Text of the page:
A policy of ambiguity must be adopted, as it includes four options, including NFU. The advantages include; deterring a first strike on India — even if it is destabilising with China, Pakistan already follows it, and four other nuclear weapon states have a similar policy. It has a positive impact on the psychological state of the nation: a proactive policy is reassuring to the public.

First use does not allow destruction of the nation and strategic forces at the commencement of a nuclear war, hence, all the weapons and delivery systems are intact for use. It affords a superior range of options to launch decapitating and/or disarming strikes to deal with the adversary leadership/arsenal, and allows a proactive CBM policy.

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The change from NFU to ambiguity will require better surveillance and monitoring systems, real time intelligence, high alert state of nuclear forces during a crisis/war, better and a faster readiness state in peace. Any first use policy must also include a strategy to negate the adversary’s second strike capability to the maximum extent by adopting a damage limitation strategy — this may entail a bigger arsenal but it is worth the cost to protect the nation.

While defining the concept of deterrence, there is a need to remain ambiguous: from the present credible minimum deterrent, the need is either to eliminate the statement or change to a credible deterrent. The size of the deterrent is only one aspect to determine the overall form, technological features and a host of other characteristics to decide the deterrent form.

The targeting philosophy must be a mix of counter-force and counter-value to retain flexibility in choice and also to enhance deterrence, there should be no moral argument in a nuclear war. The unthinkable will always and every time be the final step, hence, when left with no other choice, the option must be total destruction to terminate the war. These are time consuming steps and capabilities but allow the decision-makers better and greater choices to safeguard the nation.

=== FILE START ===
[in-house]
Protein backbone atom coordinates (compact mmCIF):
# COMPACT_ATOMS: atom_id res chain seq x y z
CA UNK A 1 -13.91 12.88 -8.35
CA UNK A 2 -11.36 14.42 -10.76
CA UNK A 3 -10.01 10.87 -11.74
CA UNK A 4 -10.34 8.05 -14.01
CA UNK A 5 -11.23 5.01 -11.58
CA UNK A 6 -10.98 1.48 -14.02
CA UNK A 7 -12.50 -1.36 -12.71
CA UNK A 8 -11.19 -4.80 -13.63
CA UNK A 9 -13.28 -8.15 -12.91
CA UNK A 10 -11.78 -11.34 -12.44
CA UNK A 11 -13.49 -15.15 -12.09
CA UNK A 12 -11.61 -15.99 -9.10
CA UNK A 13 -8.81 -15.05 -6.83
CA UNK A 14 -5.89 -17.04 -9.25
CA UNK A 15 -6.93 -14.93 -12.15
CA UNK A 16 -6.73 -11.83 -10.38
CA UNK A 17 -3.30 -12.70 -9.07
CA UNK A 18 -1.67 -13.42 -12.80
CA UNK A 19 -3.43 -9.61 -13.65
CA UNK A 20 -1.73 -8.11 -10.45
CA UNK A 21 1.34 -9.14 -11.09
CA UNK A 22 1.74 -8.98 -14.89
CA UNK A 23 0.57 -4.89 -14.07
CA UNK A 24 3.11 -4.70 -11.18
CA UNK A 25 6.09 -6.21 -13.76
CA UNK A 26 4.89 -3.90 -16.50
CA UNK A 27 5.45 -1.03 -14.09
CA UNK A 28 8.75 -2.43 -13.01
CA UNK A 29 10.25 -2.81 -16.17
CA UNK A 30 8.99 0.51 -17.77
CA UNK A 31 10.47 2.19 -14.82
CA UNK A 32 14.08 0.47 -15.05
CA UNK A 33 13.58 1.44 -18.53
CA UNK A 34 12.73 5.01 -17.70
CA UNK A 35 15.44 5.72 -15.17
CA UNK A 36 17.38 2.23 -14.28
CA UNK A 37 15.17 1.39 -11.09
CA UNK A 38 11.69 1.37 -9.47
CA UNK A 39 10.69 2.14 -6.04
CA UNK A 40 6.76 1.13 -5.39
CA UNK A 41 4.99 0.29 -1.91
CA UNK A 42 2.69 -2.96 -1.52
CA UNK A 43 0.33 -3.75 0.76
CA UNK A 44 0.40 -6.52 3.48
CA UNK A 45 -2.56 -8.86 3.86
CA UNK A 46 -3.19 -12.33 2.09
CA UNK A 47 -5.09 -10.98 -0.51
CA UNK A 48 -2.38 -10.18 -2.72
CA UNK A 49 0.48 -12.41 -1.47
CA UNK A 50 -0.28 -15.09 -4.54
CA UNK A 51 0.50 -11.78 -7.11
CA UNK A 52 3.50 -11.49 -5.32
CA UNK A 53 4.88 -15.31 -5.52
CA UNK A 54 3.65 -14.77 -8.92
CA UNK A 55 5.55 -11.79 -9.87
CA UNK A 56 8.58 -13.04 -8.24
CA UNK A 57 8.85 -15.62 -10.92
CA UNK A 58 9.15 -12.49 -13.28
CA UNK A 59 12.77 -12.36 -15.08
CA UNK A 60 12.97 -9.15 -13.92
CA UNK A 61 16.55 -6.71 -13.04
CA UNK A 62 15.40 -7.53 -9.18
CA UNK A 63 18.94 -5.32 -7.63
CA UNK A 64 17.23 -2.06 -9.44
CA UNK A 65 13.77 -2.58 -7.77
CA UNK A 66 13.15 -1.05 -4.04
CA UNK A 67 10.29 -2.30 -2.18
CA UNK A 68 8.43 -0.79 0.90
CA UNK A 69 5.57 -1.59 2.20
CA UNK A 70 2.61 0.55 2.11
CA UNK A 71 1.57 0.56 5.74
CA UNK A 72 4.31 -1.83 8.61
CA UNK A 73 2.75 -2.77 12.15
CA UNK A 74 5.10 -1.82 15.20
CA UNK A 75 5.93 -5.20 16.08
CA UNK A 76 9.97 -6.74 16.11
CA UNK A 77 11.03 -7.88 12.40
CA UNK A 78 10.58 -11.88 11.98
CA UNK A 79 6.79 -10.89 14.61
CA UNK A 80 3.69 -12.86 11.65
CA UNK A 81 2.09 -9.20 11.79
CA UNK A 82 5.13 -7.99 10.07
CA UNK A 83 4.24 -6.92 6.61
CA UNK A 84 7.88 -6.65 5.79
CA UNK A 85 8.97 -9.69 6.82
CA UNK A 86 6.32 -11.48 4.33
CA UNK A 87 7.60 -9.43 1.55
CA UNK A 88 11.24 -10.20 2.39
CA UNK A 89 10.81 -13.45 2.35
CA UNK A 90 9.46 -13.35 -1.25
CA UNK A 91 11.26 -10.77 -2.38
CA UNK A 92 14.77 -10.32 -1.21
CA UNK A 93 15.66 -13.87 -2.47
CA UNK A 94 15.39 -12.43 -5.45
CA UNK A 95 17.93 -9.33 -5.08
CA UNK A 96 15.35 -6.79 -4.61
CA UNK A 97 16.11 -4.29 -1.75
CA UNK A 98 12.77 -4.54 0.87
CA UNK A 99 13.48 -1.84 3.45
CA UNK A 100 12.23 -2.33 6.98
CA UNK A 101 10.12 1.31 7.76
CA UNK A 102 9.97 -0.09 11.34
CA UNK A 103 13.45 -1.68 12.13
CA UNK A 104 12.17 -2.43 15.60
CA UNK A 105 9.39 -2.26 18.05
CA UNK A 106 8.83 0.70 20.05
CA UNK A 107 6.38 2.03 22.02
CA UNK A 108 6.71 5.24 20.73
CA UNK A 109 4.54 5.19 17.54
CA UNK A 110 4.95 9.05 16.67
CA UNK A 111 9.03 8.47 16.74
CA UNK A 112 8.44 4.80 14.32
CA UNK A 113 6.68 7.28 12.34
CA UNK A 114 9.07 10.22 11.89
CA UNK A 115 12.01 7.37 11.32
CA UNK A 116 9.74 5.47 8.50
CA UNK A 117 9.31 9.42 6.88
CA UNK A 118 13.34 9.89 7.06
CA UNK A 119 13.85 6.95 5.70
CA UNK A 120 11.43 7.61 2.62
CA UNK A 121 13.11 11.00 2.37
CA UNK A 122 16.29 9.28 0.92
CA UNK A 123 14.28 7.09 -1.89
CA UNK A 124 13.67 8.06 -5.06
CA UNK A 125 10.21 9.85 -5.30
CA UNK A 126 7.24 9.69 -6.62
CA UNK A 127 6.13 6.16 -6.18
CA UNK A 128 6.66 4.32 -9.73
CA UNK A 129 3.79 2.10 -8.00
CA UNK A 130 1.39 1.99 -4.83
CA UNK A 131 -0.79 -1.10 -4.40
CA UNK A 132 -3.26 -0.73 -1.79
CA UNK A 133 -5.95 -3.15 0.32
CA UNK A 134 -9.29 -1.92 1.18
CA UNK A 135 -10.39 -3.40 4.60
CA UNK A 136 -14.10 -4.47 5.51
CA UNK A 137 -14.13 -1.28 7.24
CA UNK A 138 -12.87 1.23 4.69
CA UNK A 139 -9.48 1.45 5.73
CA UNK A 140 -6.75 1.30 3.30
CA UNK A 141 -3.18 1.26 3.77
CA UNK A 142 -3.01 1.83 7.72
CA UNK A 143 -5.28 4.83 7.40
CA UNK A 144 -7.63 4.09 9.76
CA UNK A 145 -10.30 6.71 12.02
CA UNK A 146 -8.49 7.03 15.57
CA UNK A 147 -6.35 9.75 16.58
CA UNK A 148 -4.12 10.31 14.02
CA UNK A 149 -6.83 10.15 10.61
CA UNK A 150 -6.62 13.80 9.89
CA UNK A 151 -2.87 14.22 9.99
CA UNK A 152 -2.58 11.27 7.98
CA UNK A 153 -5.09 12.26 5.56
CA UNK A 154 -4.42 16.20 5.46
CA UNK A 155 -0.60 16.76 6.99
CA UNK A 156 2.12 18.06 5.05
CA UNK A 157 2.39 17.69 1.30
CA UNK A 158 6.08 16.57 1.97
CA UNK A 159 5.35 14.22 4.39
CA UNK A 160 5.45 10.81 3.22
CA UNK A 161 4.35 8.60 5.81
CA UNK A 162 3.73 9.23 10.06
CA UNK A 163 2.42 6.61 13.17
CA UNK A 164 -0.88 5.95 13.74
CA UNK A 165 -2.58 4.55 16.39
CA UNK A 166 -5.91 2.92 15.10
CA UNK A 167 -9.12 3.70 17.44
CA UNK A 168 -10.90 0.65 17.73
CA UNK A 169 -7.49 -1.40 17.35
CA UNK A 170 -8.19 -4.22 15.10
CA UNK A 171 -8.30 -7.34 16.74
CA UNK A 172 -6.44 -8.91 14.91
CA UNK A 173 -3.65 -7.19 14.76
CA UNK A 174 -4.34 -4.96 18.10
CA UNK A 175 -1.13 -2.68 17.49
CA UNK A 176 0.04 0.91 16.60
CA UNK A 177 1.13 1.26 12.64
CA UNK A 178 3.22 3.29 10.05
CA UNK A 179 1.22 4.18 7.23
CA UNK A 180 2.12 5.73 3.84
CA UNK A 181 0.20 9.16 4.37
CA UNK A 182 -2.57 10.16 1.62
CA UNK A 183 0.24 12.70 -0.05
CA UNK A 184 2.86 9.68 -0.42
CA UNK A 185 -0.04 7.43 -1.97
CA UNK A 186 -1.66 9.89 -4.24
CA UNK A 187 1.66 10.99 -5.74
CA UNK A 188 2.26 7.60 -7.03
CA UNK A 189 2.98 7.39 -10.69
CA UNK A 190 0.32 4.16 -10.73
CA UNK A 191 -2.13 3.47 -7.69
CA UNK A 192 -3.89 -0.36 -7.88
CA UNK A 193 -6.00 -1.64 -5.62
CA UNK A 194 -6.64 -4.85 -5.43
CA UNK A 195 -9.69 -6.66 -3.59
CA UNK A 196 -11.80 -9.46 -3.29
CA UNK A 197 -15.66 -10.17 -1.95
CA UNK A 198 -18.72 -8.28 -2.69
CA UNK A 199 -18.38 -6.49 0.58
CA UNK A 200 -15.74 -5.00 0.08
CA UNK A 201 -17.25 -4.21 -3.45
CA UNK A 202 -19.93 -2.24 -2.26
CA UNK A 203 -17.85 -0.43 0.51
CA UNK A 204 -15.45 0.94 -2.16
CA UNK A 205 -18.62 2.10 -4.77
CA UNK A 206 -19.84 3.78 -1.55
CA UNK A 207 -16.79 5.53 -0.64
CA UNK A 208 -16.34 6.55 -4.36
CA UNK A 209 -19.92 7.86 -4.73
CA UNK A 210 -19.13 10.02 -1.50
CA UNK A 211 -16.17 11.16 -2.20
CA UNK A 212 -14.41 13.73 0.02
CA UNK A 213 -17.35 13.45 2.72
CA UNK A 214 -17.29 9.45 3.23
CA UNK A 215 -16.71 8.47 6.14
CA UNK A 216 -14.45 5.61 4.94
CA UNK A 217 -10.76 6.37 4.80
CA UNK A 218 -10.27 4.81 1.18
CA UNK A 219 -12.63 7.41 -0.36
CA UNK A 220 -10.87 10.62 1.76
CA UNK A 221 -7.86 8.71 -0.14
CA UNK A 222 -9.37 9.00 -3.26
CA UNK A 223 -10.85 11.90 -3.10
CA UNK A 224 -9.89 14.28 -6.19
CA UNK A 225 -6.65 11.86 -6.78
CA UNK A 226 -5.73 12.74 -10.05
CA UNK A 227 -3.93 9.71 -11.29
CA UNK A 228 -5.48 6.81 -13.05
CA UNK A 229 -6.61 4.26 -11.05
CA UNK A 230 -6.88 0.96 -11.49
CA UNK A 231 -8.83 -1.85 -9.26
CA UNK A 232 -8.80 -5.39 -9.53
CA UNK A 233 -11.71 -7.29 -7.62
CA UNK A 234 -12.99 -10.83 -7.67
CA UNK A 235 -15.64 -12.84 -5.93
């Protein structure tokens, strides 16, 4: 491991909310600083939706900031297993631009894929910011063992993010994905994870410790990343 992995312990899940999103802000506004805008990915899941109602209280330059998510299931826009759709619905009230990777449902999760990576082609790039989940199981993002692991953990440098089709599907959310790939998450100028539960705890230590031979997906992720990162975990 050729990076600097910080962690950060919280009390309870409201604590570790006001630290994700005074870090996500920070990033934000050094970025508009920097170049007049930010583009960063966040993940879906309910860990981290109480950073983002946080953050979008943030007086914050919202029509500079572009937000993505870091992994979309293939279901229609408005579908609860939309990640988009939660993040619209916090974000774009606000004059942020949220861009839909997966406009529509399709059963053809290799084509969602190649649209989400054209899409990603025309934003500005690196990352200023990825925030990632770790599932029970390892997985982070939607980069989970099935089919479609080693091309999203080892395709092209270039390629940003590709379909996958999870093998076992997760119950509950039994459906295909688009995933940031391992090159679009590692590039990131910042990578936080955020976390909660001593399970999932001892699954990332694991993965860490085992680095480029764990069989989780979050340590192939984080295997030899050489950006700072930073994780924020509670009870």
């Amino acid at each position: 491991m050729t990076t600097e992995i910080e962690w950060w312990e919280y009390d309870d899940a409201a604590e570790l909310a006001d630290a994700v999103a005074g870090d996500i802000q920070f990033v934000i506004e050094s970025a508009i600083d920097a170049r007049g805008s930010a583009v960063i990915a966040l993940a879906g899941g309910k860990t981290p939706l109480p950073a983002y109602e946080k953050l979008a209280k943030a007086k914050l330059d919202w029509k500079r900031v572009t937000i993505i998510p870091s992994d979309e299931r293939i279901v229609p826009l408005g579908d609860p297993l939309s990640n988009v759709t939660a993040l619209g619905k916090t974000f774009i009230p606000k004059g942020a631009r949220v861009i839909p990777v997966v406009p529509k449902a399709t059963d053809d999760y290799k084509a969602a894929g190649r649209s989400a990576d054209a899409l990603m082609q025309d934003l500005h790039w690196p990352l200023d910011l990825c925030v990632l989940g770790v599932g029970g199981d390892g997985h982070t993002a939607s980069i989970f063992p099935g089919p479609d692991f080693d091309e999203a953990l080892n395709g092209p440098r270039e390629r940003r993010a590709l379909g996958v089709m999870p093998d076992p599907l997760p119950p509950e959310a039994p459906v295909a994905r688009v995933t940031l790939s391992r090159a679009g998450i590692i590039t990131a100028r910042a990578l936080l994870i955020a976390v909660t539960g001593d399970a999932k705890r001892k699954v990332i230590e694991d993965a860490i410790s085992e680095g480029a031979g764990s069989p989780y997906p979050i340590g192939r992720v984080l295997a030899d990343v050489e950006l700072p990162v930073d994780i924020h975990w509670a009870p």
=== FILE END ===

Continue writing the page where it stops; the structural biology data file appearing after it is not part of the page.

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India must continue to follow strategic deterrence in conformity with the role it has defined for its nuclear weapons. The concept of nuclear war-fighting is flawed and based on wrong premises that nuclear war is controllable and escalation control is feasible amongst adversary(s) with deep-rooted hatred and distrust. Strategic deterrence can follow a policy of first use when there is an unstable and unpredictable adversary, thereby eliminating the dilemma of responding to battlefield weapons or having to qualify circumstances of use with no first use.

Excerpted from Military Strategy for India in the 21st Century with the permission of the publisher.